Vietnam PM calls for swift action on measles

By Anh Vu, Thanh Nien News

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People wait to receive measles vaccinations at the Pasteur Institute in Ho Chi Minh City on Wednesday. PHOTO BY LUONG NGOC

During an emergency meeting held Wednesday, Prime Minister Nguyen Tan Dung demanded that health authorities do a better job handling the fatal measles outbreak that is ravaging northern Vietnam.

“We have enough money, medicine and tools like respirators, so we must rise to the occasion and quell the outbreaks,” he said.
The virus had claimed 127 lives by Tuesday afternoon; most of the patients were children being treated at hospitals in Hanoi, Hai Phong and Nghe An.
During the meeting, Health Minister Nguyen Thi Kim Tien said the whole world is experiencing an outbreak of measles, though the disease has been especially persistent in Vietnam because of “bad weather in the north” and overloaded hospitals.
Infections were reported as early as last October.
Dung countered that health authorities only have themselves to blame for “having yet to provide good guidance.” 
Had the ministry taken steps to provide proper direction to hospitals and information to the media from the beginning, Dung said they could have reduced the number of infections by encouraging people to seek early vaccinations and prevented them from flooding into a small number of hospitals.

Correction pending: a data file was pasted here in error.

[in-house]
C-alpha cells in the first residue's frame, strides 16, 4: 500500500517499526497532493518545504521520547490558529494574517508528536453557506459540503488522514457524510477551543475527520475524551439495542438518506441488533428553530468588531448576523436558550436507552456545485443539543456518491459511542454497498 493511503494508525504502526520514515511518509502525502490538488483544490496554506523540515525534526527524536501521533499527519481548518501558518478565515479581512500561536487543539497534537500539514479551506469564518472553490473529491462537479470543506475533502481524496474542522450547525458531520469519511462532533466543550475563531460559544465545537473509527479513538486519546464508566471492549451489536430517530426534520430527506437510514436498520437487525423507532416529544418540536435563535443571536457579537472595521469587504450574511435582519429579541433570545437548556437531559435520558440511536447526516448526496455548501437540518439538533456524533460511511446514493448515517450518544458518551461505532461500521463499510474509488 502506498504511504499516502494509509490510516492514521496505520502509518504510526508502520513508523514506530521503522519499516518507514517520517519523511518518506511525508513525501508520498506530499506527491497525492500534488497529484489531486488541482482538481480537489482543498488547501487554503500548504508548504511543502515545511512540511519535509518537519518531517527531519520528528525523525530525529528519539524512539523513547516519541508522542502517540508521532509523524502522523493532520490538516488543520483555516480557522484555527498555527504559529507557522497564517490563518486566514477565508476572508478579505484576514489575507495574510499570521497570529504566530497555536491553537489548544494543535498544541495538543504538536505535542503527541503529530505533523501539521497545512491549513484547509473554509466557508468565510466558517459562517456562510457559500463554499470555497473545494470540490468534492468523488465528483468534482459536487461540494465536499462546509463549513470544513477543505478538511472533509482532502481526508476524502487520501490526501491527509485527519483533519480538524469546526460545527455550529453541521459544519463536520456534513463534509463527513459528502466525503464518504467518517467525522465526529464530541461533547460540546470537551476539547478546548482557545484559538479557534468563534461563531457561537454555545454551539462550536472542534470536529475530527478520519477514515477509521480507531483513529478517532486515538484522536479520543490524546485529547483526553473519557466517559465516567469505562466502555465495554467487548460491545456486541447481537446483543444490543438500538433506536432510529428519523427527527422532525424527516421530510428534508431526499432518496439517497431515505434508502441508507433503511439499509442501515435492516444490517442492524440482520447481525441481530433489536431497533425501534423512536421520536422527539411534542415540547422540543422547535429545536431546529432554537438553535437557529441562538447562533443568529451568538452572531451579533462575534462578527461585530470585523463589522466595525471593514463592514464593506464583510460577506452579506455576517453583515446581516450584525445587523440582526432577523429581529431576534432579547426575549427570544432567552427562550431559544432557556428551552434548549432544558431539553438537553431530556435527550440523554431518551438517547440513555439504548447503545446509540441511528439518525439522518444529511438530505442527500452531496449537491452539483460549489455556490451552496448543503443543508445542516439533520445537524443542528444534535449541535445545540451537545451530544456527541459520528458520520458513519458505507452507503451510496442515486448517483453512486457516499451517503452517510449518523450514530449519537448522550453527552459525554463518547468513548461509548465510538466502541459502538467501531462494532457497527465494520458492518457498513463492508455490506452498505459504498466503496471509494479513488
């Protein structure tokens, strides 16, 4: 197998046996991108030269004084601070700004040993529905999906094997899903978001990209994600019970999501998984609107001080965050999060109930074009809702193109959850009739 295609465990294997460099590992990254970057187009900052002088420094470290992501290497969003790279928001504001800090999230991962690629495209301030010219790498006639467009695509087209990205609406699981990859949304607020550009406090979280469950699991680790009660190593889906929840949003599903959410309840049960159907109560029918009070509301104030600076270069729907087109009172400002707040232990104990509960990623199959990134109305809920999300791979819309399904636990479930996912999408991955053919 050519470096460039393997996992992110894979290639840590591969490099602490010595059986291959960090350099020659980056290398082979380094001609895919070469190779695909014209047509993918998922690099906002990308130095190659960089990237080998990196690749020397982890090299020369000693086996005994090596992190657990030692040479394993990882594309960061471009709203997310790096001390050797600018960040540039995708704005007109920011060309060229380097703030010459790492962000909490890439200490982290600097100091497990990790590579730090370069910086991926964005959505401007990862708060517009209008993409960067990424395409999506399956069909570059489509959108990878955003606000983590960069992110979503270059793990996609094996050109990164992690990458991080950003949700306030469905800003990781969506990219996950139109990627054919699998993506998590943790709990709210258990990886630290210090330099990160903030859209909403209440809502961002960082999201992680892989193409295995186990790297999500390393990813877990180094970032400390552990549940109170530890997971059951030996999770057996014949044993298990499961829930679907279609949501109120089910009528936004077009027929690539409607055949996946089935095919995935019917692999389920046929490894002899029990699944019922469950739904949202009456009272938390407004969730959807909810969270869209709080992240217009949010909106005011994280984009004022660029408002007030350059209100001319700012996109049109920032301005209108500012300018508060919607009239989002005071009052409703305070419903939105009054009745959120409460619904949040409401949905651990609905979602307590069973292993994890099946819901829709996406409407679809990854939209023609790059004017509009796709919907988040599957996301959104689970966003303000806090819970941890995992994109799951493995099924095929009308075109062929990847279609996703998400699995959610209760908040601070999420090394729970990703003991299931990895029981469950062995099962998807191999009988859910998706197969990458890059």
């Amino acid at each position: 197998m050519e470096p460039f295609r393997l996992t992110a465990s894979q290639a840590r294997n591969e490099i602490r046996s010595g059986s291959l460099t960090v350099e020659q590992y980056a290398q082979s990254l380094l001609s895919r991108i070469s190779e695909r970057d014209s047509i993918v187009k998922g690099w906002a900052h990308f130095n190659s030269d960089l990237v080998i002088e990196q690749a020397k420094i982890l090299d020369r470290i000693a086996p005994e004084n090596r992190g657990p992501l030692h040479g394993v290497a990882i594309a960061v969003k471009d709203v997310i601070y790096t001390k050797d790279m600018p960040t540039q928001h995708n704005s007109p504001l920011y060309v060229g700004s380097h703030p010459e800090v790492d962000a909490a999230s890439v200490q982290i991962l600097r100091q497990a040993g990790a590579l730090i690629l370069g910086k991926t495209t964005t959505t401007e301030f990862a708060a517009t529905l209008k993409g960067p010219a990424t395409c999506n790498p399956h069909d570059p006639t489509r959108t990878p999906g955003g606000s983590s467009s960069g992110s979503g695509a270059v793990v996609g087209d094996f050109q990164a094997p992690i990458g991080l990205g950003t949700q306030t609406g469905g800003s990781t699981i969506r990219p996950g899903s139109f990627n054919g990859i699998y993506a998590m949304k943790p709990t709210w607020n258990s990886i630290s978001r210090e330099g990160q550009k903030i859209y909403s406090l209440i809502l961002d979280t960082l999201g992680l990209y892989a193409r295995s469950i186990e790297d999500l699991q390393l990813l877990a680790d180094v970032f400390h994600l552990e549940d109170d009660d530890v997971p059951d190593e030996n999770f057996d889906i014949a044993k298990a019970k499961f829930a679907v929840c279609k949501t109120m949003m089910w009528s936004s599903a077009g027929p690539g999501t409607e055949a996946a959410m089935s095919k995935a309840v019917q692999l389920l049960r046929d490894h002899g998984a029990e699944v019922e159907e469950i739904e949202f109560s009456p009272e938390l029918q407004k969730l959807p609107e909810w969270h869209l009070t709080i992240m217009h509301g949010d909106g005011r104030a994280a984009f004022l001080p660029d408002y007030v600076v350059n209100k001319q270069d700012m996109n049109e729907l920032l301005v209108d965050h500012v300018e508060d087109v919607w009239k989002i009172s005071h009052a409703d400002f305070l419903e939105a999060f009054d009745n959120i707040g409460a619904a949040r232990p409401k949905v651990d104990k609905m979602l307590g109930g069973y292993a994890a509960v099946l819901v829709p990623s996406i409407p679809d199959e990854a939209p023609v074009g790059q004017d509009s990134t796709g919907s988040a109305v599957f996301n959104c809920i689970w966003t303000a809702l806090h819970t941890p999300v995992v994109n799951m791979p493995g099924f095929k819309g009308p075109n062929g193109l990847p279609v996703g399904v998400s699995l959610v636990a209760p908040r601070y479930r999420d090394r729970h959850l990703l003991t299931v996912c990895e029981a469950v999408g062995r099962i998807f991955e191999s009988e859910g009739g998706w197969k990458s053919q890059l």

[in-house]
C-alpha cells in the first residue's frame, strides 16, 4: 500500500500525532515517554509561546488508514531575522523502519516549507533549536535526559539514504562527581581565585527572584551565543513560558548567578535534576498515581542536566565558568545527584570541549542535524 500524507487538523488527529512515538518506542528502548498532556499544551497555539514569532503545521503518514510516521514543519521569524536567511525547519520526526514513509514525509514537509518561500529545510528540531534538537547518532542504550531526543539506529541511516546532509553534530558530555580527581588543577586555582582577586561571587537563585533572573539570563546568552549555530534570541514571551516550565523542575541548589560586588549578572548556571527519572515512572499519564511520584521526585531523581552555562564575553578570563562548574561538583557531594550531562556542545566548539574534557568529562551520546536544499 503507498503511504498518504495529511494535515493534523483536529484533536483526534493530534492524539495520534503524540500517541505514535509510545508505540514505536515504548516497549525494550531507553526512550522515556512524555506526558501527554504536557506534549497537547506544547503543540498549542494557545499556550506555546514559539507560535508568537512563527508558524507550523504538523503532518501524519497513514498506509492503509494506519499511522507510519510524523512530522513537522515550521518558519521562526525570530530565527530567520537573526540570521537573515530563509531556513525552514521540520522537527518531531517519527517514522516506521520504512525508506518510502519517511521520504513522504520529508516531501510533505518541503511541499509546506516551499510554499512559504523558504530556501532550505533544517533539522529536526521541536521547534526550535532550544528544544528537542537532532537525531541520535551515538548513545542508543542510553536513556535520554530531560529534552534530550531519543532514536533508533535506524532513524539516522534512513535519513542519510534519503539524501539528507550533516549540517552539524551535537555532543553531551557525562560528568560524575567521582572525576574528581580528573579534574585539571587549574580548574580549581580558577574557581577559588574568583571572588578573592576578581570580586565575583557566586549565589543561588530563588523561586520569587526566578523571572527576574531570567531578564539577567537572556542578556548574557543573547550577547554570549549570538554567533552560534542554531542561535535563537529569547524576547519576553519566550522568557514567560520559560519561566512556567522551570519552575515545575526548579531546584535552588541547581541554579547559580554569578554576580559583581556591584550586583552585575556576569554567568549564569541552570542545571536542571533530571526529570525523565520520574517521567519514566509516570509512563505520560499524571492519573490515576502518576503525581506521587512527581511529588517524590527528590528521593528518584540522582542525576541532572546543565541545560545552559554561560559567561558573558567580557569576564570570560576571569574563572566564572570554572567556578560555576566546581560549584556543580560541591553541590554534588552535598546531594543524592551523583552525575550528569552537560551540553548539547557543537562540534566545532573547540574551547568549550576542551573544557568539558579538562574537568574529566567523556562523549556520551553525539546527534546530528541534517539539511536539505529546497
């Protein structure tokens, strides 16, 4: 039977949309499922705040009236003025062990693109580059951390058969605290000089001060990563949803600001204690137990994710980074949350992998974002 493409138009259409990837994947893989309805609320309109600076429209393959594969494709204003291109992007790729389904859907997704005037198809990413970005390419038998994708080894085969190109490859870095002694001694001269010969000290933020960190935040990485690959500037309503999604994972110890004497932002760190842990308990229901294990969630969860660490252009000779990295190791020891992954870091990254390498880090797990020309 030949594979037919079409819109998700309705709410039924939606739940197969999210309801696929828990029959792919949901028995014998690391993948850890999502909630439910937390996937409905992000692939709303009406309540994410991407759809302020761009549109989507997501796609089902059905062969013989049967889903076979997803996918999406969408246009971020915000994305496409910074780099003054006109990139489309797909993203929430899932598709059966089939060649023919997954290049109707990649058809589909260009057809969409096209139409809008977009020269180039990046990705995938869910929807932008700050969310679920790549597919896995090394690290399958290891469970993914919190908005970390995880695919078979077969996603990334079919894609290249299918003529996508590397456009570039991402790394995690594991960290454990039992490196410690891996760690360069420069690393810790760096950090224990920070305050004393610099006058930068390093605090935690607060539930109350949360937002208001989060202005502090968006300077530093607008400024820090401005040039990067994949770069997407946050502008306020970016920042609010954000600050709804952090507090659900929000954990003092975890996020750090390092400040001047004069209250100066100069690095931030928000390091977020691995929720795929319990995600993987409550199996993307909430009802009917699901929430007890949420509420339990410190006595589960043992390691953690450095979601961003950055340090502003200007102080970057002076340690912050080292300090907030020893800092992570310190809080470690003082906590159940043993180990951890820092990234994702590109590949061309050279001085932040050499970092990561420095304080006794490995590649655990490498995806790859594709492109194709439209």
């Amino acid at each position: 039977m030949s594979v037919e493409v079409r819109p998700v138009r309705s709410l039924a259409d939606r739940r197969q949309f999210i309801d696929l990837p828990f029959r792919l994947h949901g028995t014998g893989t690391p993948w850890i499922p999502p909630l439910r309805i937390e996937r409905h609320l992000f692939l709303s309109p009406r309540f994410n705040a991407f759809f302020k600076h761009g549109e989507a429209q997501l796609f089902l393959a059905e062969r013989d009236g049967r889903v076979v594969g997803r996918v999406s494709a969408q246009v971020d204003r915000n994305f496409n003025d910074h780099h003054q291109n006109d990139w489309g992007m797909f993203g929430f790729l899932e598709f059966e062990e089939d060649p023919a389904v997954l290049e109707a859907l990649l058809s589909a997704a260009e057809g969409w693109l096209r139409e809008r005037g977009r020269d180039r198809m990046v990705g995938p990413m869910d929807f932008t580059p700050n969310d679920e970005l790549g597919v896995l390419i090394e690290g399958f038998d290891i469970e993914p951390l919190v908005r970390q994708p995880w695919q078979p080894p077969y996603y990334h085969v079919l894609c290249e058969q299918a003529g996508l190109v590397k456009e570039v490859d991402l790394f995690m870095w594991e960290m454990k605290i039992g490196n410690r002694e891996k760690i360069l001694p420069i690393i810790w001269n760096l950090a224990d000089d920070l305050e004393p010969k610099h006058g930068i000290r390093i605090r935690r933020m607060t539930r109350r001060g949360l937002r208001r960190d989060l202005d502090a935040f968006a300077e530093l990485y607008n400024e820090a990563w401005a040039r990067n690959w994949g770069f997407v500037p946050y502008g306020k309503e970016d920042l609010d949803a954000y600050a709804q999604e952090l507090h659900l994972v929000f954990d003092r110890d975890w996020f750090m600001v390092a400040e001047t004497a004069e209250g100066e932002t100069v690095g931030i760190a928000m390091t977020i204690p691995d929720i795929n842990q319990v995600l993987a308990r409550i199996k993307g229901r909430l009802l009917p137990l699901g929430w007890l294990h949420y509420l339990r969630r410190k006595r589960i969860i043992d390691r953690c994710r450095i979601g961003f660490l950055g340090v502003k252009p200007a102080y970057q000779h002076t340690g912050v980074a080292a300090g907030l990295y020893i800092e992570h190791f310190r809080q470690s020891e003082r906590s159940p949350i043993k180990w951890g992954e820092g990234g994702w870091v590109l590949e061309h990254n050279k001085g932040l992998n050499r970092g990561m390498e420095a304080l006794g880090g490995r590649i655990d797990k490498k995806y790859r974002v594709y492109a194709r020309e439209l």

“People trust central hospitals, so, of course they brought their children there. We should draw some lessons from the public relations work so far," he said. "We can certainly do better."
After three years without any reported cases, Hanoi has become the nation’s measles hotspot with 1,339 patients--nearly half of the confirmed cases nationwide. Around 770 are still undergoing treatment, at home and at hospitals.
The PM said the media must ensure that people don’t abandon vaccination for traditional herbal therapies that have been recommended on social networks and parenting forums. “Those have limited effectiveness,” he said.
Tien said the ministry has issued 1.2 million measles vaccinations, enough to protect children of age nationwide.
The measles vaccines used in Vietnam are made in-country with Japanese support. They are given to children for free in two doses, administered during their ninth and 18th months.
Doctors said during the early phases of the outbreak that a recent drop in vaccination contributed to the severity of the present situation.
Many parents of infected children said they had been reluctant to vaccinate their infants following a spate of deaths linked to a free Dutch-made Quinvaxem vaccine starting in late 2012.
They would prefer to pay for their vaccines and many have paid to receive 3-in-1 shot that protects against measles, mumps and rubella and administered at 12 months.
Doctors said no complications have been reported from the free measles vaccine though.

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